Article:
Sent to the London TELEGRAPH in response to
Action Ukraine Report (AUR) #833, Article 3
Washington, D.C., Tuesday, April 24, 2007
Yanukovych's opinions about the country he rules should not be viewed in
isolation by anyone interested in Ukraine or the EU. First and foremost it
must be stressed that his neo-soviet Party of Regions is not a "normal"
political party in a "normal" state.
It is a restorationist party that seeks to prevent the democratization of a
de facto "post-colonial" state, and to keep it subordinated to its former
ruler. Should it succeed the EU would have to face the prospect of an
unstable eastern border.
While the party formally supports "eurointegration" - just like Putin
supports the eurointegration of Russia - it has not explicitly stated that
it is for "EU membership for Ukraine." Mr. Ianukovych's public statements
to the contrary in various EU countries, therefore, cannot be taken
seriously until this commitment is clearly stated in his party's program.
Given this omission there is every reason to believe that as soon as they
manage to get a majority by dubious methods in the Rada, they will first
incorporate Ukraine into Russia's Single Economic Space and only then, via
Russia, "integrate into Europe" -- presumably just like Belorus.
Ukrainians reemerged on Europe's political map in 1991 after more than 200
years of direct foreign political rule imposed by military might. Between
1709 and 1711, then between 1918 and 1921, and again between 1944 and 1950
Russian armies invaded Ukraine three times in a series of bloody wars that
tied Ukraine to the tsarist and then Soviet empires.
Under Russian rule Ukrainians got Russian-style serfdom, Siberian exile,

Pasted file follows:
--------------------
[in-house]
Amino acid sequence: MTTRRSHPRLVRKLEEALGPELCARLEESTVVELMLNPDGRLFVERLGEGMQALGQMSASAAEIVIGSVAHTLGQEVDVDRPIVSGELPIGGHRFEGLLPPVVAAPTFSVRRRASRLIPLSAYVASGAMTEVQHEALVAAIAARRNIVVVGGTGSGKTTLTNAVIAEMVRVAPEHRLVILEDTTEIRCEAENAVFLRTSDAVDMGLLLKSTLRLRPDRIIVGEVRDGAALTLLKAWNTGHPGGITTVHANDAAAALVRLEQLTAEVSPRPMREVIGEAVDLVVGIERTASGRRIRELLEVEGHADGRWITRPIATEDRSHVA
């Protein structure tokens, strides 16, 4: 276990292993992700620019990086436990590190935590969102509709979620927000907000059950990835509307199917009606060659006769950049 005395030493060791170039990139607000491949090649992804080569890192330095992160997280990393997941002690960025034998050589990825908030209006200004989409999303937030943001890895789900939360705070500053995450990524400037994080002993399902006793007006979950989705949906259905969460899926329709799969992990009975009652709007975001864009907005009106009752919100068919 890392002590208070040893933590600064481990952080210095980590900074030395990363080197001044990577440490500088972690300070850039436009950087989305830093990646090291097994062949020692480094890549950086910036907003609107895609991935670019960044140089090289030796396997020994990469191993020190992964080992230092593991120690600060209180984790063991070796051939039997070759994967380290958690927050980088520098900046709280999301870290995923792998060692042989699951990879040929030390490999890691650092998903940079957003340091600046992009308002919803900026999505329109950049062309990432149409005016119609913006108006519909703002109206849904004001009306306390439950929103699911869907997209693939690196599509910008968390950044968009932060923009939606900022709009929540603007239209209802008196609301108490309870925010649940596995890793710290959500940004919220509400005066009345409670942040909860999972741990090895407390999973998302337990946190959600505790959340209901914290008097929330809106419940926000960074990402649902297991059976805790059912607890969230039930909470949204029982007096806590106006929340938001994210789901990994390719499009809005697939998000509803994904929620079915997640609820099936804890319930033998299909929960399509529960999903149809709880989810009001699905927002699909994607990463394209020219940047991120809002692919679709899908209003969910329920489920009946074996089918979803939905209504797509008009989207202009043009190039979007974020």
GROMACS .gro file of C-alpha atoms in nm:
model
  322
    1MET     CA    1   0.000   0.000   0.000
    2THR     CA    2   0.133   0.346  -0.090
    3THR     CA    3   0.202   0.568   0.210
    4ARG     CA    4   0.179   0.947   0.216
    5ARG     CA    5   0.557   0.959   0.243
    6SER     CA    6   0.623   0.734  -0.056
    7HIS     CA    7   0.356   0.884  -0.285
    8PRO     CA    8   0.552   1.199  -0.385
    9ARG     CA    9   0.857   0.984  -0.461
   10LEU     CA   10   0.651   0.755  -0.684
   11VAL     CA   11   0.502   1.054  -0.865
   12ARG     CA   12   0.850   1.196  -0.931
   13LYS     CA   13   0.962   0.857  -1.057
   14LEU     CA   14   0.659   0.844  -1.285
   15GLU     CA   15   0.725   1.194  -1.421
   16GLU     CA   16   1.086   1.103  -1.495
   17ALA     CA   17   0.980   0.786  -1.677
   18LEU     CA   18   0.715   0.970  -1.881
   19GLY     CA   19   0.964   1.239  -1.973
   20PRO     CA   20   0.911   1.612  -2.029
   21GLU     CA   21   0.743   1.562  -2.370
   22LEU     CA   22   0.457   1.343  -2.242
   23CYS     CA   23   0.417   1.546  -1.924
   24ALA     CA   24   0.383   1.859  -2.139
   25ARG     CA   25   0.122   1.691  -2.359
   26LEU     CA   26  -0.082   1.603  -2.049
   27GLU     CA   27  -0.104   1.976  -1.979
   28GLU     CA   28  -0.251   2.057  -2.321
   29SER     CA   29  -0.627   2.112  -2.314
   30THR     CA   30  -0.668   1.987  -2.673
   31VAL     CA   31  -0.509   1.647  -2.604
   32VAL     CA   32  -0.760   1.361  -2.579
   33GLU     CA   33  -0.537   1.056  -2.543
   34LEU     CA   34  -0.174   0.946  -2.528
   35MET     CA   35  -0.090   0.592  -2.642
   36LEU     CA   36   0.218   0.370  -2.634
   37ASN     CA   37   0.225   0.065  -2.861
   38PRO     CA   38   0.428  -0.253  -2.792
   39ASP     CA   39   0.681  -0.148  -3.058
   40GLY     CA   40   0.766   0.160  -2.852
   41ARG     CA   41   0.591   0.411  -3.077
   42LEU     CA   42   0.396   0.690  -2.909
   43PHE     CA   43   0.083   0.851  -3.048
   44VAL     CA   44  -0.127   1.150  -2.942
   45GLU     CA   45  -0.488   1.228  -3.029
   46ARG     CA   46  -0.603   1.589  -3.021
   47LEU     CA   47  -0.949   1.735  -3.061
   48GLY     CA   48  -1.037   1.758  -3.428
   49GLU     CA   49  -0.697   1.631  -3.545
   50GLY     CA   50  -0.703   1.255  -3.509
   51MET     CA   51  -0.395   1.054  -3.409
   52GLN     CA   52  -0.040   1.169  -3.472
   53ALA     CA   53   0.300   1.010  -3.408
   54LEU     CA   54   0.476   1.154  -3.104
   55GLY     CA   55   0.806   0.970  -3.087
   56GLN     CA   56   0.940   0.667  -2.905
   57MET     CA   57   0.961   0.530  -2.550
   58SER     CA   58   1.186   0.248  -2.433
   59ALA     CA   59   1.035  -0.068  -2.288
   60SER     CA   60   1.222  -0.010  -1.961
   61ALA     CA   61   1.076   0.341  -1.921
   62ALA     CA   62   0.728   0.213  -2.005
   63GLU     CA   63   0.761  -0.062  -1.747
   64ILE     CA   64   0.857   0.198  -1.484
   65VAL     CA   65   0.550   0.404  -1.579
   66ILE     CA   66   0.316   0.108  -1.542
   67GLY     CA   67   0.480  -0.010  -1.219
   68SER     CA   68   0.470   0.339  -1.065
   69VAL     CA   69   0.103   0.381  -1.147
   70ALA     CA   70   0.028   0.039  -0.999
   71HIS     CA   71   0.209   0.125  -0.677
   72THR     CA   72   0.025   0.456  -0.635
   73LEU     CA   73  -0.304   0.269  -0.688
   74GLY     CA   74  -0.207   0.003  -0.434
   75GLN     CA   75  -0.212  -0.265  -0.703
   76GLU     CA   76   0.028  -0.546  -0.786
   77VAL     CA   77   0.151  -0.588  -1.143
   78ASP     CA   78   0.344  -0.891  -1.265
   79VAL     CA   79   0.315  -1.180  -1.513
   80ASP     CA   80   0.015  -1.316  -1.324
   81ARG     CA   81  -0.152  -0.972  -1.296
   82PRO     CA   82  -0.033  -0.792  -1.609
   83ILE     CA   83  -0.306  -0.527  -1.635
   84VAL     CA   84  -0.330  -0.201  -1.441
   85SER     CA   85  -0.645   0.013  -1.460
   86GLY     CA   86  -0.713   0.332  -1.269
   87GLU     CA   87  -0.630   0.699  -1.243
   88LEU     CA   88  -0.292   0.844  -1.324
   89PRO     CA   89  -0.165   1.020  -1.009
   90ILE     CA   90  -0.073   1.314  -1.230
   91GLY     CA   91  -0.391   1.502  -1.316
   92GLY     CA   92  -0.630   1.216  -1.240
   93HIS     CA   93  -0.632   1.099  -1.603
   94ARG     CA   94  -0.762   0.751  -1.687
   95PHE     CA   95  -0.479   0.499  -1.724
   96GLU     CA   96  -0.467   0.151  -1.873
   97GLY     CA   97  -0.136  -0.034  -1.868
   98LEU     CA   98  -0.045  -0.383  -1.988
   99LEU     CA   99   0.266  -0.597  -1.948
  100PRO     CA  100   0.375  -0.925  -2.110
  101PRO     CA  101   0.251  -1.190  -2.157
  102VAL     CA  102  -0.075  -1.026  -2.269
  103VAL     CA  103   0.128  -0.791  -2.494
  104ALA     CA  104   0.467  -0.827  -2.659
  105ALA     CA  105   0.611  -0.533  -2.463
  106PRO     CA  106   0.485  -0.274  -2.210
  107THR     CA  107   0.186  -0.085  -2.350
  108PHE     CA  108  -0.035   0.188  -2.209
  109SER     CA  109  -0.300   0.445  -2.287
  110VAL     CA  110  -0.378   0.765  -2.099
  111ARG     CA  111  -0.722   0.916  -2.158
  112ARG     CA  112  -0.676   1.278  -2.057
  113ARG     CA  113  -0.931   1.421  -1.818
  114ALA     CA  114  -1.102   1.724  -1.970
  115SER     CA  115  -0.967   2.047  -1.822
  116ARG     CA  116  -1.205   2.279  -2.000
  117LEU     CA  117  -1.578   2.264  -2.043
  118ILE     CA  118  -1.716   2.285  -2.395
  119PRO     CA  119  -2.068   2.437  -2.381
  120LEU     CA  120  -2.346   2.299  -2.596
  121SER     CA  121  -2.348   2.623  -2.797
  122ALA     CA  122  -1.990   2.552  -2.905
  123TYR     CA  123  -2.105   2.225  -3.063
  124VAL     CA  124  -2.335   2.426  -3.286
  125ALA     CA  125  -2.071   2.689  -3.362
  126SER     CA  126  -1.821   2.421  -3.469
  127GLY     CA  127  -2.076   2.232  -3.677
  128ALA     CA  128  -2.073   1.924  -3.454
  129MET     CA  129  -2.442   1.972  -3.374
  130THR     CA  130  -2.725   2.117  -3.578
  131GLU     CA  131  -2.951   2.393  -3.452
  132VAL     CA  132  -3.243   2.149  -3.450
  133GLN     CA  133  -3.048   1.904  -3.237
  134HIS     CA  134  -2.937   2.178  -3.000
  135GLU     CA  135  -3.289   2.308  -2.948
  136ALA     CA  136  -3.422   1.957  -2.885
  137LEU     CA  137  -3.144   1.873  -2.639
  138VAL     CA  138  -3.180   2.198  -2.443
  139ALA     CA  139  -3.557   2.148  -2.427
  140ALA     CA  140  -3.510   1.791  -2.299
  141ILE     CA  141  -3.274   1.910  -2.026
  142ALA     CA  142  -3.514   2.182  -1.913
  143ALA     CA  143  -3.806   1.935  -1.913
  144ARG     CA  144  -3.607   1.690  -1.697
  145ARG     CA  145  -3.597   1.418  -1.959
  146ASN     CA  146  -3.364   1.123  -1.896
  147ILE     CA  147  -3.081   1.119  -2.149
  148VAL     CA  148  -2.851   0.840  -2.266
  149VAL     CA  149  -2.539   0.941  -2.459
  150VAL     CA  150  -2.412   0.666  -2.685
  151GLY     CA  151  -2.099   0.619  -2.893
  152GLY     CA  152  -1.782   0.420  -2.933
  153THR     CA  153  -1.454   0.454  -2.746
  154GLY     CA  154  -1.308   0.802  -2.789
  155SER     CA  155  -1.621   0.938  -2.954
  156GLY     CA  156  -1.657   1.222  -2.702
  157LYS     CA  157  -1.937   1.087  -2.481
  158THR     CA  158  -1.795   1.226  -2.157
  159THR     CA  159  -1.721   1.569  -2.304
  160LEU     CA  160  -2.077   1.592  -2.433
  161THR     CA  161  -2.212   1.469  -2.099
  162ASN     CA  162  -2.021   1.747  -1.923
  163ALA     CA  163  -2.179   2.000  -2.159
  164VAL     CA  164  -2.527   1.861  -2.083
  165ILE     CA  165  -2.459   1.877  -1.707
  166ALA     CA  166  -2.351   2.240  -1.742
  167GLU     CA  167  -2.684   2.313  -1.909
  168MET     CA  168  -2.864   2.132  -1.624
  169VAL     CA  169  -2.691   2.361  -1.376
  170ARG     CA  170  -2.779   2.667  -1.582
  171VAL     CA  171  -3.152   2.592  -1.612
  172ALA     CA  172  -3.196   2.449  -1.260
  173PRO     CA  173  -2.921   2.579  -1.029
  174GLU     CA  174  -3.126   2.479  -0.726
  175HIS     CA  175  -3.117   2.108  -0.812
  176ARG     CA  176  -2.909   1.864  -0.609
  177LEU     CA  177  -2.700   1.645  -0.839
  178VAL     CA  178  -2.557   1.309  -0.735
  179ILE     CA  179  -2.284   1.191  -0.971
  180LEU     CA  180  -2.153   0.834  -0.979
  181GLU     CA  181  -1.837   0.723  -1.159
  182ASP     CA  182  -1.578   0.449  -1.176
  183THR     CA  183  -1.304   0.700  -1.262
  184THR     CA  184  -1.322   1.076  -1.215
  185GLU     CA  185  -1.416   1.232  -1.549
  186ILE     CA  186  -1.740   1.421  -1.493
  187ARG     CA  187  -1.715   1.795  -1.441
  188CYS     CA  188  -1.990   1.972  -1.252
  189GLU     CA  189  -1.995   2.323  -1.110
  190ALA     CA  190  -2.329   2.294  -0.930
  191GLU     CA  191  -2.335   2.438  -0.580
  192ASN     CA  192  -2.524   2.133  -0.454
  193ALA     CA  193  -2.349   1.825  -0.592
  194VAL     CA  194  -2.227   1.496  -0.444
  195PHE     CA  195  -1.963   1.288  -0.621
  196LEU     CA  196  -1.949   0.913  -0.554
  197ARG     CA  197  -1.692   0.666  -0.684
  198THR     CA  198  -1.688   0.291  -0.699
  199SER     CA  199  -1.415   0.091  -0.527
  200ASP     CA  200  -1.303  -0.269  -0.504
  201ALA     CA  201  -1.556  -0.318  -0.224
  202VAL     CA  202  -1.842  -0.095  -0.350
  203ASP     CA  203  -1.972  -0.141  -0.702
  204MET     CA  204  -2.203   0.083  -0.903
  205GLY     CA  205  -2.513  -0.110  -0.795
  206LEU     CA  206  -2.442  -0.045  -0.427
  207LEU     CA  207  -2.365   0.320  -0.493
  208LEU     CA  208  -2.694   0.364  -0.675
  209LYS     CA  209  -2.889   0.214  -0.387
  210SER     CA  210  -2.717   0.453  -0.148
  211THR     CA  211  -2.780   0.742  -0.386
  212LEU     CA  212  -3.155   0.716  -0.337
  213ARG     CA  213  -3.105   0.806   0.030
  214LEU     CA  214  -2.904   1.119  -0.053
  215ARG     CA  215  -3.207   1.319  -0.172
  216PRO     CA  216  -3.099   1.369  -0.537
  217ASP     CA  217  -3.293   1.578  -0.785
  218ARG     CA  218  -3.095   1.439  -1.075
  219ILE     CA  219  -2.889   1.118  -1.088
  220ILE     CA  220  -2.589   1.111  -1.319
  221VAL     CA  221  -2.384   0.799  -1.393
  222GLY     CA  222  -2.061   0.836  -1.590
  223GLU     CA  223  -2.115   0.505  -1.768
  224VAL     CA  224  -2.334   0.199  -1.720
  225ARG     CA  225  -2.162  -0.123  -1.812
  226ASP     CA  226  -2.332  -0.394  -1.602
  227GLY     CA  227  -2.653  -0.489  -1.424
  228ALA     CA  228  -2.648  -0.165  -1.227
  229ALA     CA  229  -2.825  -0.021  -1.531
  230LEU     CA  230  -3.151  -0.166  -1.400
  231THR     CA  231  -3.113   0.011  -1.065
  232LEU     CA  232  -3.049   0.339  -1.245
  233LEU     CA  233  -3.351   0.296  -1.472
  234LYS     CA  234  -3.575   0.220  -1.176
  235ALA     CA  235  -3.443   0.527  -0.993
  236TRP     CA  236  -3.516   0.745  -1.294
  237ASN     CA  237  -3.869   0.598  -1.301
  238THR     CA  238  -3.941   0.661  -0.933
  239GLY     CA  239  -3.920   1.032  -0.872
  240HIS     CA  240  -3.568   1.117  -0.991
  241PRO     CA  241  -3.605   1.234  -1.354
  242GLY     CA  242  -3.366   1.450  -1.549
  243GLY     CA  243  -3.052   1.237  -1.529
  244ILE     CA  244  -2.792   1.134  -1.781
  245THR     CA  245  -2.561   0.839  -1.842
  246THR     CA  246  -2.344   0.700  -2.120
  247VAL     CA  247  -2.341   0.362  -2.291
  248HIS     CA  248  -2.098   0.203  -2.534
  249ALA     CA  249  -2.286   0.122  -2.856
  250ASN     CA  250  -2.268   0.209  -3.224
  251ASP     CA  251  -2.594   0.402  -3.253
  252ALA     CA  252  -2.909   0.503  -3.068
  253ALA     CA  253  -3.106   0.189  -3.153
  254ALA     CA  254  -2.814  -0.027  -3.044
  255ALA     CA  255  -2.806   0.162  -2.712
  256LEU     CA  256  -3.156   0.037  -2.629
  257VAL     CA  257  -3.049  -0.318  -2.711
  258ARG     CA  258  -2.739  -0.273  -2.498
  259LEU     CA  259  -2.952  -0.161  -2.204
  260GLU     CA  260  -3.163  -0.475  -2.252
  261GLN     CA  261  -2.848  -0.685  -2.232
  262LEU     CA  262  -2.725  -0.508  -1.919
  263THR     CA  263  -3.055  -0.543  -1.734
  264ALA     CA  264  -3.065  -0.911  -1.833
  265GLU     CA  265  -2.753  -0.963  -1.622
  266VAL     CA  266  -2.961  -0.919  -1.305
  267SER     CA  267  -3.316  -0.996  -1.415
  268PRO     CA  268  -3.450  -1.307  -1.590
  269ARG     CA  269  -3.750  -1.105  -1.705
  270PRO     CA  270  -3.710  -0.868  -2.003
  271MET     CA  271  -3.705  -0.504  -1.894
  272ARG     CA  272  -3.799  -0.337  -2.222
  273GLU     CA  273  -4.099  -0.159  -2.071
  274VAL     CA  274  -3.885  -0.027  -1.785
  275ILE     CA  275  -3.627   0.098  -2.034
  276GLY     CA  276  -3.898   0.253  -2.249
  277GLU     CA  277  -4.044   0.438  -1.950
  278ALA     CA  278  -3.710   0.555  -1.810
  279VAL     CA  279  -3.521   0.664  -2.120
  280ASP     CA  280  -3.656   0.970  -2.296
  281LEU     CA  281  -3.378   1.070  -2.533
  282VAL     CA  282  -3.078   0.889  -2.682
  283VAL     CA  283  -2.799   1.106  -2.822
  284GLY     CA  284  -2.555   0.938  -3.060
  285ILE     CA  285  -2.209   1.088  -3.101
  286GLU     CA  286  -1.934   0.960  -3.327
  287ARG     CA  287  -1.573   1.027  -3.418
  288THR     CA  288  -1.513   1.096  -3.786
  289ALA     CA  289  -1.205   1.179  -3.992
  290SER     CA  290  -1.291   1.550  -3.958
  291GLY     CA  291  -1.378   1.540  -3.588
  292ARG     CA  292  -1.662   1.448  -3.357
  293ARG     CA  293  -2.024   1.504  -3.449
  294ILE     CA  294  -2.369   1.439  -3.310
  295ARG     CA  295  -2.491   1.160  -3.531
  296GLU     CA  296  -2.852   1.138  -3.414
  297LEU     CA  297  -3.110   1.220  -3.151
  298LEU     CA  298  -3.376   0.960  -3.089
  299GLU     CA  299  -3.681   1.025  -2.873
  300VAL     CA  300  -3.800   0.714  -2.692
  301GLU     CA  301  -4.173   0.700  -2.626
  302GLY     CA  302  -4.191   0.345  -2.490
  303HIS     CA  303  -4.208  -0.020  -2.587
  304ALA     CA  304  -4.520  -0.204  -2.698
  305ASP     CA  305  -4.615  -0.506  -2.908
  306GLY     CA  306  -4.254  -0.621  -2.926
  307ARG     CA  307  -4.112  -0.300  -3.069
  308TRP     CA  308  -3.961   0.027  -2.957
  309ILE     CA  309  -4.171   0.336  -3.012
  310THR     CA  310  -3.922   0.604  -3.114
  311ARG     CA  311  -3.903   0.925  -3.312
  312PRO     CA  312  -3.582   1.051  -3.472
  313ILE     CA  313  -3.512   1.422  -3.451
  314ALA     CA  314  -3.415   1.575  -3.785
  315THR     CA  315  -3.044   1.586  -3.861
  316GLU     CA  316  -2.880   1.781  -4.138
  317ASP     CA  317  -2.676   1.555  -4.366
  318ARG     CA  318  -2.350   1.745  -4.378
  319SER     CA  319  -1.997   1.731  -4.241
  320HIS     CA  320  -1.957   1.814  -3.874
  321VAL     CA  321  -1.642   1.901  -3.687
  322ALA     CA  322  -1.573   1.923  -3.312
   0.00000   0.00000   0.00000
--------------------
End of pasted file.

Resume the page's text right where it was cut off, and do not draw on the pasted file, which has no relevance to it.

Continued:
governmental prohibition of publishing and teaching in the native language,
terror, and famine-genocide. When in 1991 Ukraine emerged as an independent
state there was no "liberation war." Consequently the imperial or "old
regime" elites were not exiled or executed.
They remained in power until 2004 and since then have retained positions
influence to such a degree that they can keep their own out of jail. Their
constituency, meanwhile, is the product of Soviet migration policies that
directed Russians into and Ukrainians out of Ukraine.
This immigration and "ethnic dilution", combined with deportations and
millions of unnatural Ukrainian deaths between 1917 and 1947, created large
Russian-speaking urban enclaves in the country's four easternmost provinces.
In addition, educational and media policies, channeled upwardly mobile
non-Russian rural migrants into Russian-speaking culture and allowed urban
Russians to live work and satisfy their cultural/spiritual needs without
having to use or learn Ukrainian.
Second and third generation urban Russian immigrants and assimilated
migrants spoke in Russian, lived in a Russian public-sphere and were
Moscow- oriented culturally and intellectually. After 1991 most of the
urban population accepted Ukrainian independence, but few changed their
Russian language-use or intellectual/cultural orientation.
Since 1991 an increasing percentage of Russians and Russian-speakers see
Ukraine as their native country. However, in 2005, whereas only 6% of
Ukrainians still saw themselves as "soviet citizens," the percentage for
Russians was 18%, and while 2% of Ukrainians still did not regard Ukraine
as their native country, 9% of Russians in Ukraine did not.
This means that a percentage of the population in Ukraine today, of whom
most are Russian, support foreign rule over the territory in which they
live - much as did once the French in Algeria, the Germans in Bohemia and
Poland, the Portuguese in Angola, and the English in Ireland.
This anomie and nostalgia for empire of some Russian speakers would be
harmless if not for Ukraine's entrenched neo- soviet political leaders who
exploit it to maintain their by-gone imperial -era power.
Both would be manageable if leaders in Russia, the former imperial power,